Hurricanes and Fish (Atlantic 29 Sept 2023)

Tropical Storm Philippe (AL17) and Tropical Storm Rina (AL18) are churning 😛 east of the Leeward islands. They are only 500 nautical miles apart and appear to be interacting, so the forecast is a bit uncertain. Here are the NHC forecasts as depicted by my TAOS/TC model …

click to embiggen.

However, the scenarios are still if either (especially Philippe) moves towards the islands, the environment is unfavorable and it will weaken; if it goes north as anticipated (can’t say expected at this point), it should get a bit stronger. As is typical in the patriarchy, Philippe will gain at Rina’s expense and will weaken, and that is what NHC is forecasting. So no real threats to land at this point, and not likely to be in the future.

Yeah, yeah, you’re thinking. No major impacts for humans. But what about the fish? There has been a lot of research about the impact of landfalling tropical cyclones on coastal fisheries as well as marine mammals. Changes in salinity, turbidity (water clarity), and so forth can be catastrophic and cause fish kills (link to NOAA article). Marine mammals can become swept inland trapped in ponds and other low lying areas and need rescue (link to another article, with advice on what to do if you find one).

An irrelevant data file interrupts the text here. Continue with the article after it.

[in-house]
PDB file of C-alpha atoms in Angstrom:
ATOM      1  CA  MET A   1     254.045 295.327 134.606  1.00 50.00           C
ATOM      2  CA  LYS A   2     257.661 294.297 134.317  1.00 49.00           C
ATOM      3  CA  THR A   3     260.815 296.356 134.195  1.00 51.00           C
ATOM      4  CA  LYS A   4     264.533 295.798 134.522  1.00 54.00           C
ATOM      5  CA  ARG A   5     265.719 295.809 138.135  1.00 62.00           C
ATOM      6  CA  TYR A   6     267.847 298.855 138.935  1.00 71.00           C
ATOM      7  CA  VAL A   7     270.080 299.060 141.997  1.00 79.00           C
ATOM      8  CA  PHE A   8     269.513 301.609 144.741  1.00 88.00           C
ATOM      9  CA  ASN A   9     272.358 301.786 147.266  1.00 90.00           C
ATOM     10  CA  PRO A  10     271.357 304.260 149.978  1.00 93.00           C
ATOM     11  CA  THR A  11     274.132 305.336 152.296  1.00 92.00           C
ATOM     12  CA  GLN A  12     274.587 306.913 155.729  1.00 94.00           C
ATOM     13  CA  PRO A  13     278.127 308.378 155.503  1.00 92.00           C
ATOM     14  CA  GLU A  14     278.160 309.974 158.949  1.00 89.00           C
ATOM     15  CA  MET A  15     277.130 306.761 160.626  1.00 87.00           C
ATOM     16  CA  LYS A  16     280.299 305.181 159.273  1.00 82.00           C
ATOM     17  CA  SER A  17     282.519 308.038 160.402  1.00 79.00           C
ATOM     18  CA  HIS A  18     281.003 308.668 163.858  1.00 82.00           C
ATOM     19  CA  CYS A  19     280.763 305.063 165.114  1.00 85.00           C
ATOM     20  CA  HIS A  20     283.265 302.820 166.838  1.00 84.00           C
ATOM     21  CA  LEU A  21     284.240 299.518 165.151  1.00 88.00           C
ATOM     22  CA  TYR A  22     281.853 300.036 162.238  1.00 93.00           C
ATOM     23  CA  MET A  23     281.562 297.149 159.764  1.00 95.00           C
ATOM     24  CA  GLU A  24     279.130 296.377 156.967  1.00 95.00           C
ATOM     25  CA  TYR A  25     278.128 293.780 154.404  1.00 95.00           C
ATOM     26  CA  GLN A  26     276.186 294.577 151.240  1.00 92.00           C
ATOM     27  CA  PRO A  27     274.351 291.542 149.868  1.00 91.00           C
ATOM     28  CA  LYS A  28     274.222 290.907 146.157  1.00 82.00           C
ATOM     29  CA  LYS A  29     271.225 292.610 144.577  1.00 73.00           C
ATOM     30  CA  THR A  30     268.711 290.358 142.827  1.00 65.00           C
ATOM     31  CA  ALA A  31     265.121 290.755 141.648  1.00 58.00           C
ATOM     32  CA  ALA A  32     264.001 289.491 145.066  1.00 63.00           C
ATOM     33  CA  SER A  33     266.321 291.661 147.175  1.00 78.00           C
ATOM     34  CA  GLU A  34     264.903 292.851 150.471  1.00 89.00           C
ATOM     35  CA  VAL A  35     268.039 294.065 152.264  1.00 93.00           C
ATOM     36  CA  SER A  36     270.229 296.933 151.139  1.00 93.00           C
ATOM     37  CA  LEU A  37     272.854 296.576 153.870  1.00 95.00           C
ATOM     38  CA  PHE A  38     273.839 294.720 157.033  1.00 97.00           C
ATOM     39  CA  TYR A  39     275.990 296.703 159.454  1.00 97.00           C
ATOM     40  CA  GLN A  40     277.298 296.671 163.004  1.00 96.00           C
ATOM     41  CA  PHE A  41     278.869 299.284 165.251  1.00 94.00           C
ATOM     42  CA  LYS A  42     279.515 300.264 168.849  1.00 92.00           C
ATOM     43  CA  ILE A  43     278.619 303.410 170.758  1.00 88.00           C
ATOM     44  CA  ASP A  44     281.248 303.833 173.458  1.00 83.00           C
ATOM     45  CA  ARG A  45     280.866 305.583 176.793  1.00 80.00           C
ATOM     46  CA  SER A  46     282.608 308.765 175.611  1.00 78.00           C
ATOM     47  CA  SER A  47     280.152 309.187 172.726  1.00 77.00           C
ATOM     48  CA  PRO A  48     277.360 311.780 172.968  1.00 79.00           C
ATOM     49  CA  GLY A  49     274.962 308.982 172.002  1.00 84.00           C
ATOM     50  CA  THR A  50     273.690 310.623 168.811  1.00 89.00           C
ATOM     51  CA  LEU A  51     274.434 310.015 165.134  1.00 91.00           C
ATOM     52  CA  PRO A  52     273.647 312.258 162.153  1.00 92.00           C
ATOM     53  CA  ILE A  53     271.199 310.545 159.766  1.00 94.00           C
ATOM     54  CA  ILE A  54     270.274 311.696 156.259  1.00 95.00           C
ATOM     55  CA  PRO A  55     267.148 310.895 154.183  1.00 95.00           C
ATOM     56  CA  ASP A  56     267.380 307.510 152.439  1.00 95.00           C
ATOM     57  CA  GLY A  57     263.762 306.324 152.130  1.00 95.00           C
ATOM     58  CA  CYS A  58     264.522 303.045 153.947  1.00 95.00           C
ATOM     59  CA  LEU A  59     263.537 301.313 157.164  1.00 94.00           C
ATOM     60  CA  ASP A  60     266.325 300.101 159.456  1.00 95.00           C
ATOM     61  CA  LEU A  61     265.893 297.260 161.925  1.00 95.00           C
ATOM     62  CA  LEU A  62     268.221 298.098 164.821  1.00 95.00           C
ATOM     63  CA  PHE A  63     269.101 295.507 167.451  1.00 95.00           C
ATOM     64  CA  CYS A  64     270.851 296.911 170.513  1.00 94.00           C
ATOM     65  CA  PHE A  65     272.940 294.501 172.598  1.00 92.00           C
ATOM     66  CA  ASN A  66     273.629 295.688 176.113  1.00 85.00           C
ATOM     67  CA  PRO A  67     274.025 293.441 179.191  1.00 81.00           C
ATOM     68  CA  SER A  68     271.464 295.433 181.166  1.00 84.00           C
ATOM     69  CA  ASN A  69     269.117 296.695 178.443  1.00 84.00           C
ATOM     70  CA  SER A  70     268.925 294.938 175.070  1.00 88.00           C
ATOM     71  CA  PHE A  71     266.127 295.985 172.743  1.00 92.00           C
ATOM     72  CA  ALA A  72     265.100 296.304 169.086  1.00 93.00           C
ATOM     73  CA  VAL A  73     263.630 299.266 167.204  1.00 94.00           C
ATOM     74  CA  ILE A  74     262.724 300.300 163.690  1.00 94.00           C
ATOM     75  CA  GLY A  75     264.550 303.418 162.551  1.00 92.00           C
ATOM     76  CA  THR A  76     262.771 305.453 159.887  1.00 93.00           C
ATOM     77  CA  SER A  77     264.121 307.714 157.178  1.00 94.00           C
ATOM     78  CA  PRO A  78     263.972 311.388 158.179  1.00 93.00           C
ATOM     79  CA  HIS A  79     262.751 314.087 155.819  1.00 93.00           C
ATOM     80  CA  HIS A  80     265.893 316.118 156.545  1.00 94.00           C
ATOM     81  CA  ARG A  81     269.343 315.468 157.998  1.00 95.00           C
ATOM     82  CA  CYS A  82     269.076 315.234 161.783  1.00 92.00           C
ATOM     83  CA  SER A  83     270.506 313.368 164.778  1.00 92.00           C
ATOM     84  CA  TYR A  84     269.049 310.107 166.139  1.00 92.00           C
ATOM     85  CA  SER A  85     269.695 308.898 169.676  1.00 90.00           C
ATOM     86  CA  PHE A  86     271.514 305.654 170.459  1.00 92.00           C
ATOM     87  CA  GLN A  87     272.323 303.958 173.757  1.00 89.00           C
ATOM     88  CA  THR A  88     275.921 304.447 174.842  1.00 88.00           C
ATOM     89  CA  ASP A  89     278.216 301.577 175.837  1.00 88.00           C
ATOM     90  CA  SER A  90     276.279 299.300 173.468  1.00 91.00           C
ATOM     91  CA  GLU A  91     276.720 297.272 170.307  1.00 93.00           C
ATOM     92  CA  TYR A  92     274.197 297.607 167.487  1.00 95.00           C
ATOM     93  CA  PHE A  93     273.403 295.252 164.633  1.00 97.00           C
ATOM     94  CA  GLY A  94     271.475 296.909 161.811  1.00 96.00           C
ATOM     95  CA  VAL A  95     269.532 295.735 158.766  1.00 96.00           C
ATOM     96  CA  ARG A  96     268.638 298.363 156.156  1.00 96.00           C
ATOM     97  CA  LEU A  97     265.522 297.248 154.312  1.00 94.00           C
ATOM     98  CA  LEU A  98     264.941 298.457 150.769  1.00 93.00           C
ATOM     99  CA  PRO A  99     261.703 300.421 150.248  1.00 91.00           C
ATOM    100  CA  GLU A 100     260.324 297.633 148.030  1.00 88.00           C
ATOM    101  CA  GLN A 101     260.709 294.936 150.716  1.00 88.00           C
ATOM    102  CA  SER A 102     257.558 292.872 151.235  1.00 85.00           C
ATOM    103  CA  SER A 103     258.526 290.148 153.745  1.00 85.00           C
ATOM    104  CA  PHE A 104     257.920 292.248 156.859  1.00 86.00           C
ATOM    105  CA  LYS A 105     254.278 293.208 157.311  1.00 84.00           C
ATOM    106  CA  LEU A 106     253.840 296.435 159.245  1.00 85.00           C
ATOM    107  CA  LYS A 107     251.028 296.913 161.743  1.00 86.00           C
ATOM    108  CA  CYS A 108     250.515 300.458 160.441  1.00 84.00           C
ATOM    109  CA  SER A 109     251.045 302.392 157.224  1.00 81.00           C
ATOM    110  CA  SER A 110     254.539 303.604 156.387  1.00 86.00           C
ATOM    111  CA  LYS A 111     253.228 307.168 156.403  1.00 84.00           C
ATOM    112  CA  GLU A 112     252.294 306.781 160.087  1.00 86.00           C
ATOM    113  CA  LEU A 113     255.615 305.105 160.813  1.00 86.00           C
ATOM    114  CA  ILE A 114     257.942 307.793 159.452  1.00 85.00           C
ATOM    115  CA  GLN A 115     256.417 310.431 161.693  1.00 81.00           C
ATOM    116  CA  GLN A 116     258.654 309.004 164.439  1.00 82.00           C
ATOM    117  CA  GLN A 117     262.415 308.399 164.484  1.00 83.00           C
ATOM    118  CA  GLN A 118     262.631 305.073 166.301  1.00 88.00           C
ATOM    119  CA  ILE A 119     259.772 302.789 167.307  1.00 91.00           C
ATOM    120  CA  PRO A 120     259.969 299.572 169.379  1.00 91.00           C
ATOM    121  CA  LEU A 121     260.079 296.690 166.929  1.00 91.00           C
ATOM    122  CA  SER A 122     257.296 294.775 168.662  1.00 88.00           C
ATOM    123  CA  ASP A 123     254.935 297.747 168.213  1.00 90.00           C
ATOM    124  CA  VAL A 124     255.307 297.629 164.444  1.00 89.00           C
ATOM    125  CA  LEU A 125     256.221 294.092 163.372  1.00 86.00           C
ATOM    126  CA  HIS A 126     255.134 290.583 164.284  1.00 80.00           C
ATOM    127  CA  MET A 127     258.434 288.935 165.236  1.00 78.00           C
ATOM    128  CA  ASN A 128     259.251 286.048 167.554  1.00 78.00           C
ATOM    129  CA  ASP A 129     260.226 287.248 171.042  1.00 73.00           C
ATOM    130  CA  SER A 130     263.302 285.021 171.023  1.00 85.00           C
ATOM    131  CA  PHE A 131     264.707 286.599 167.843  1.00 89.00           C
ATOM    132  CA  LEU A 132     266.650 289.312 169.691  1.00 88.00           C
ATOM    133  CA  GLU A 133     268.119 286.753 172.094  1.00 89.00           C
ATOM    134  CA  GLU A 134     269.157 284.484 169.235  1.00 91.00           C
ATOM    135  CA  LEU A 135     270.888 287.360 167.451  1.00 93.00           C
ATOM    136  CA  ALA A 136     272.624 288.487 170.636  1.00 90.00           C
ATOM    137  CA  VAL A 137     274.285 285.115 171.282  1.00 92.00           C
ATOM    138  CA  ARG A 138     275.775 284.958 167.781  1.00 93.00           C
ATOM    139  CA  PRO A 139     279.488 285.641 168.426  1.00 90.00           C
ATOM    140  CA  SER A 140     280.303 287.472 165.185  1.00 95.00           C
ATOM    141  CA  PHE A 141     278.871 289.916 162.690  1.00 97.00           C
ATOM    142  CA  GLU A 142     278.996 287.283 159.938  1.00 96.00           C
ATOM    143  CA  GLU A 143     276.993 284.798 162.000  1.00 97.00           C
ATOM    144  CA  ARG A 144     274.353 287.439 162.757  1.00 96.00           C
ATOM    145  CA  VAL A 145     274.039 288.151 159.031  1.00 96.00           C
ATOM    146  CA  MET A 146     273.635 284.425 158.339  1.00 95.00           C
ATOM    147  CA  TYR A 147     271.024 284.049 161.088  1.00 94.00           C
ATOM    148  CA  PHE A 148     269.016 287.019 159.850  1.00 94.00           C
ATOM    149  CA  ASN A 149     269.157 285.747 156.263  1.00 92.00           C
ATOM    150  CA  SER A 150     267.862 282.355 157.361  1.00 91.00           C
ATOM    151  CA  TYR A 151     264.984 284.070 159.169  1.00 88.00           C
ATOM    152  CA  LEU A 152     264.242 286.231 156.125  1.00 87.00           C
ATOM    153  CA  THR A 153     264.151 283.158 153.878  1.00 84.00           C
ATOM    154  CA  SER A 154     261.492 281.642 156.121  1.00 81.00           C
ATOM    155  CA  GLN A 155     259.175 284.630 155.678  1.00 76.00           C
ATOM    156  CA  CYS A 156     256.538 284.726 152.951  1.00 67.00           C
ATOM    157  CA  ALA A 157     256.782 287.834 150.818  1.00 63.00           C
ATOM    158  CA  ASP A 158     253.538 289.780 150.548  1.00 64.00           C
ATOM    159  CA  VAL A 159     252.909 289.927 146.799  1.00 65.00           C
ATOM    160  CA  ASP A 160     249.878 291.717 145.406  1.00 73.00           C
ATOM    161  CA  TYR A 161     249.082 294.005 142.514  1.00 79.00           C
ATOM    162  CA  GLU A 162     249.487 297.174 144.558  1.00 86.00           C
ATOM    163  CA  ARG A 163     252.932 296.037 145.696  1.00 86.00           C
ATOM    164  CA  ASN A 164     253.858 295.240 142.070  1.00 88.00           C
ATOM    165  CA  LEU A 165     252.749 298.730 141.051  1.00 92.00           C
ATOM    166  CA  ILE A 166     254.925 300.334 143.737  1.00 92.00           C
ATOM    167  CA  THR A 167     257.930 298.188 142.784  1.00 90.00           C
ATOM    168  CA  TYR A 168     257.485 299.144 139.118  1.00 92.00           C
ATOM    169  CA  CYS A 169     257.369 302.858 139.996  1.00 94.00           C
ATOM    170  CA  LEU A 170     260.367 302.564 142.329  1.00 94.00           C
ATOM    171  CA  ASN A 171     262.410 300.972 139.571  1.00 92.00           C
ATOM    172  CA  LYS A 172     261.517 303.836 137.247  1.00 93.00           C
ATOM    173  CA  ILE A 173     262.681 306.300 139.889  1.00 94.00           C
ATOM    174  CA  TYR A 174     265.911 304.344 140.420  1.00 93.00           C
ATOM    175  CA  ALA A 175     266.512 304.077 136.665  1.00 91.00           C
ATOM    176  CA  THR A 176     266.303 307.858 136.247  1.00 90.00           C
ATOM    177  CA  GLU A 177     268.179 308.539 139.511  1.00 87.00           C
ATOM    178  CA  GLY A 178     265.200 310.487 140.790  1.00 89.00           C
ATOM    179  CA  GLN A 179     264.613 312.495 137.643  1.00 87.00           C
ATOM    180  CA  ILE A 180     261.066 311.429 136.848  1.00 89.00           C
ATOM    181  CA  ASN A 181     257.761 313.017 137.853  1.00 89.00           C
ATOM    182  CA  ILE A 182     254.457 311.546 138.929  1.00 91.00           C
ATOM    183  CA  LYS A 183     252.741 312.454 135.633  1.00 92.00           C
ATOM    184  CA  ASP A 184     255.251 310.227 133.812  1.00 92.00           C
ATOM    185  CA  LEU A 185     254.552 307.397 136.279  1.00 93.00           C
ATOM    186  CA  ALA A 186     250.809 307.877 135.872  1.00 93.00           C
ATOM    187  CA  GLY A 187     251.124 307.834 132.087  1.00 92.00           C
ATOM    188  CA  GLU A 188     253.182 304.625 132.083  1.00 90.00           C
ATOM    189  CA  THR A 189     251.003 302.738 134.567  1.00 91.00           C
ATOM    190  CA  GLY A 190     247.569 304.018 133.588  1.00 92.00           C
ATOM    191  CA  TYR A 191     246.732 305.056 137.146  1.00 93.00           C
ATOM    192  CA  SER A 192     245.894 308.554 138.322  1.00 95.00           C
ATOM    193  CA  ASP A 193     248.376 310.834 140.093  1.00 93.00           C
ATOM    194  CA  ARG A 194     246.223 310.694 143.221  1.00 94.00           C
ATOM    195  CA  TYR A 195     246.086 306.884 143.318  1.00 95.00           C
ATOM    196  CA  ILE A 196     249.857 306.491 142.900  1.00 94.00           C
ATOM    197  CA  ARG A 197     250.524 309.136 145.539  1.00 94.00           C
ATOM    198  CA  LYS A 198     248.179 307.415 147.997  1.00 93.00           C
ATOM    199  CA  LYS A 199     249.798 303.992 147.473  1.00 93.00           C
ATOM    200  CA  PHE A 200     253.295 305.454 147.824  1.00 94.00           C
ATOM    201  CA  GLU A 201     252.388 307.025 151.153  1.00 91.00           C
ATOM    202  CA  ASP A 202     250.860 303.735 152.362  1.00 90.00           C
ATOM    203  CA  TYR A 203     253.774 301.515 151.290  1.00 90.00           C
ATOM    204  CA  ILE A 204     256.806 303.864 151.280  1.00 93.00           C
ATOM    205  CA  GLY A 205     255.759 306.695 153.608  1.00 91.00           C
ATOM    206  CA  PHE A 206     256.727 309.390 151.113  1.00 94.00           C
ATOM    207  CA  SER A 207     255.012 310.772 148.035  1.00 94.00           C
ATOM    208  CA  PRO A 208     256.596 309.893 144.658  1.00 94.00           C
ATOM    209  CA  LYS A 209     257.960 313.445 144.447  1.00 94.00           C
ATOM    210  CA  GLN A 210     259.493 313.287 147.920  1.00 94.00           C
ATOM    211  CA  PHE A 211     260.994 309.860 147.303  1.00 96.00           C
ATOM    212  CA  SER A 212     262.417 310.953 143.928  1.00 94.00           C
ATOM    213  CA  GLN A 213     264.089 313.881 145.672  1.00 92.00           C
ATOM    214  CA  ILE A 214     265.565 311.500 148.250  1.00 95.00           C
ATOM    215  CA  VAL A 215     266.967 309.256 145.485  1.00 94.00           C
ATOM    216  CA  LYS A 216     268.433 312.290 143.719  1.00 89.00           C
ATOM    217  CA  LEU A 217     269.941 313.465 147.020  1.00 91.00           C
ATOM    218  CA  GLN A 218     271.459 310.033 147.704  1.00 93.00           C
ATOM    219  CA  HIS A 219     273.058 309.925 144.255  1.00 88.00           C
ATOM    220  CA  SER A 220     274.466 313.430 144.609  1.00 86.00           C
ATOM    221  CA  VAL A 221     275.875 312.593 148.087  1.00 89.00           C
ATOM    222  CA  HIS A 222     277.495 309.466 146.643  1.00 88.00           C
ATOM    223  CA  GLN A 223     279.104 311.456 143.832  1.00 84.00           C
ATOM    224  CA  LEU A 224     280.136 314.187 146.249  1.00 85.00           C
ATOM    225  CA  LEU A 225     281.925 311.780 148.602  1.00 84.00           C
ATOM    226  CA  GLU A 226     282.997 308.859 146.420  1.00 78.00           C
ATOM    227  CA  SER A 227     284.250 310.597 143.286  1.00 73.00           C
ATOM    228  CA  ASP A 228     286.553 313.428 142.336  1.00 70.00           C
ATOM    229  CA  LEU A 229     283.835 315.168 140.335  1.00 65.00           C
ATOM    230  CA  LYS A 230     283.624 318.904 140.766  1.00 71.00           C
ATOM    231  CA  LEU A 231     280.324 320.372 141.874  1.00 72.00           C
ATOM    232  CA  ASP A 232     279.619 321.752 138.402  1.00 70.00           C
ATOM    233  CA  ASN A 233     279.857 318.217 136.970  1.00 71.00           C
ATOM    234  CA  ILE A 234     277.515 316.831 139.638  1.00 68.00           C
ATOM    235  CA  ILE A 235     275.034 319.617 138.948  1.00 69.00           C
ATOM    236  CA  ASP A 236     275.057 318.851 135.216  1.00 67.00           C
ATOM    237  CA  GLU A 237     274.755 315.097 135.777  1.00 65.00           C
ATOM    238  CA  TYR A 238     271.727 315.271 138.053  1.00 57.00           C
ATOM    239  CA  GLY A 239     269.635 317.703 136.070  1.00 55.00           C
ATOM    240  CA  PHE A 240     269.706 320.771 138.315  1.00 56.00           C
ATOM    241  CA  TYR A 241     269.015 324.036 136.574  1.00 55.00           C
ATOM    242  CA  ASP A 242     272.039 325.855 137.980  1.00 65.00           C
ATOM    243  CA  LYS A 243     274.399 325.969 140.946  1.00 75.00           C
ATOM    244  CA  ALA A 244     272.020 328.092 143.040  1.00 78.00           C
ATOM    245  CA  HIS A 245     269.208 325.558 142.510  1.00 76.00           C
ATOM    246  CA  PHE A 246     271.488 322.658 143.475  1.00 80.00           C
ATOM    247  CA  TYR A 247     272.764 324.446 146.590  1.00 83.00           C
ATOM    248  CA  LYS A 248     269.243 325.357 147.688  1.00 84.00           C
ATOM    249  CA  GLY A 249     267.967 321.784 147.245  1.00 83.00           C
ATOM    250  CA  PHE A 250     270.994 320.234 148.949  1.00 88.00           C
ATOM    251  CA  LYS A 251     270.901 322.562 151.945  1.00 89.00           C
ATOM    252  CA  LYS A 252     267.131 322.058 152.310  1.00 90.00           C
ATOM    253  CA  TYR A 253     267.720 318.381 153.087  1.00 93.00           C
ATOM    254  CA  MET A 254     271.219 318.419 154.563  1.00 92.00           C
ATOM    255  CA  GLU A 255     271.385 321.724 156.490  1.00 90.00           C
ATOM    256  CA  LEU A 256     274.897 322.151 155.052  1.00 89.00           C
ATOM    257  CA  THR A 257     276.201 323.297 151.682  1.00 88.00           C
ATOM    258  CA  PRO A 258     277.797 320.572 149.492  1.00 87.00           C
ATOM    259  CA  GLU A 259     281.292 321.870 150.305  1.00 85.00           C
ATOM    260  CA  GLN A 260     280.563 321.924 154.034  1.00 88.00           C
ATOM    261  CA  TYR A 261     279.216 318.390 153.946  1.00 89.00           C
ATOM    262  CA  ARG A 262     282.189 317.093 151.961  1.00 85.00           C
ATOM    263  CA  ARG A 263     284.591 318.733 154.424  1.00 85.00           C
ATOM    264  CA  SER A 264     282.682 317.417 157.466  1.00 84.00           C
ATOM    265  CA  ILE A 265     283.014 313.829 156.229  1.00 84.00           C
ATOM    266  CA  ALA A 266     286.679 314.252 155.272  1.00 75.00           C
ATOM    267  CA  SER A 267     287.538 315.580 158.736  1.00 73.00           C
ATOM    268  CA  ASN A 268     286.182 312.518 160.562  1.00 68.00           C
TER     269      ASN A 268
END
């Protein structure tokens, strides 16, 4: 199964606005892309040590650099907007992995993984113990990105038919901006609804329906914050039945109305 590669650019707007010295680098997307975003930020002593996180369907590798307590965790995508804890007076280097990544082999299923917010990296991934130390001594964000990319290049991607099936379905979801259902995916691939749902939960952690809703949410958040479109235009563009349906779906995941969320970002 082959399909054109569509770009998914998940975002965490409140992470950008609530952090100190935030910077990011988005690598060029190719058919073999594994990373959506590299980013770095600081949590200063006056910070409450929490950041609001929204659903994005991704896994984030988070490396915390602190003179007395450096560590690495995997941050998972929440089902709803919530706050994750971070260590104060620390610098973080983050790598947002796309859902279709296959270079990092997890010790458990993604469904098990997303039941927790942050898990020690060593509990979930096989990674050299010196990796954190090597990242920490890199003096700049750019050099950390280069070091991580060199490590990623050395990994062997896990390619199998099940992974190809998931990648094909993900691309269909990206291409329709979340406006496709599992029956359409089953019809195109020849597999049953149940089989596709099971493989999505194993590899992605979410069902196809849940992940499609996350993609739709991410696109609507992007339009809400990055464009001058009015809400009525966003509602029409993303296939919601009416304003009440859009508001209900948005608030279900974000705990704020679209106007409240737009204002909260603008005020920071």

What about deep water fish and mammals? There has been relatively little research on the subject. One very interesting study was of Demeral fish (bottom dwellers, like flounder) was done off the Outer Banks (link to NCSU article, and here is the original study in nature). Not exactly “deep” (120 feet), but far enough offshore to avoid stronger currents and the salinity and turbidity changes seen nearer to shore. Those fish mostly just migrated to deeper water. It makes sense that most deep water fish would not care too much about hurricanes other than waves.

I can’t find it at the moment, but I remember seeing a paper that tracked geotagged Atlantic Bottlenose Dolphins, and for the most part they got out of the way of incoming storms. The few that guessed wrong or stayed in the path were the ones that got in to trouble.

So that’s what seems to be what the impacts of storms are on fish. Tropical cyclones are an important part of Earth’s ecosystems. The have adverse impacts, but also are vital for transporting energy from the equator to the poles. They also stir up deep water nutrients, reshuffle coastlines both creating and removing debris, and have other secondary and tertiary impacts. As I often say, there are really no natural disasters, only natural events that have adverse impacts because we didn’t properly plan for them. Fish can’t plan for them. Humans can. Well, at least they should 🙁

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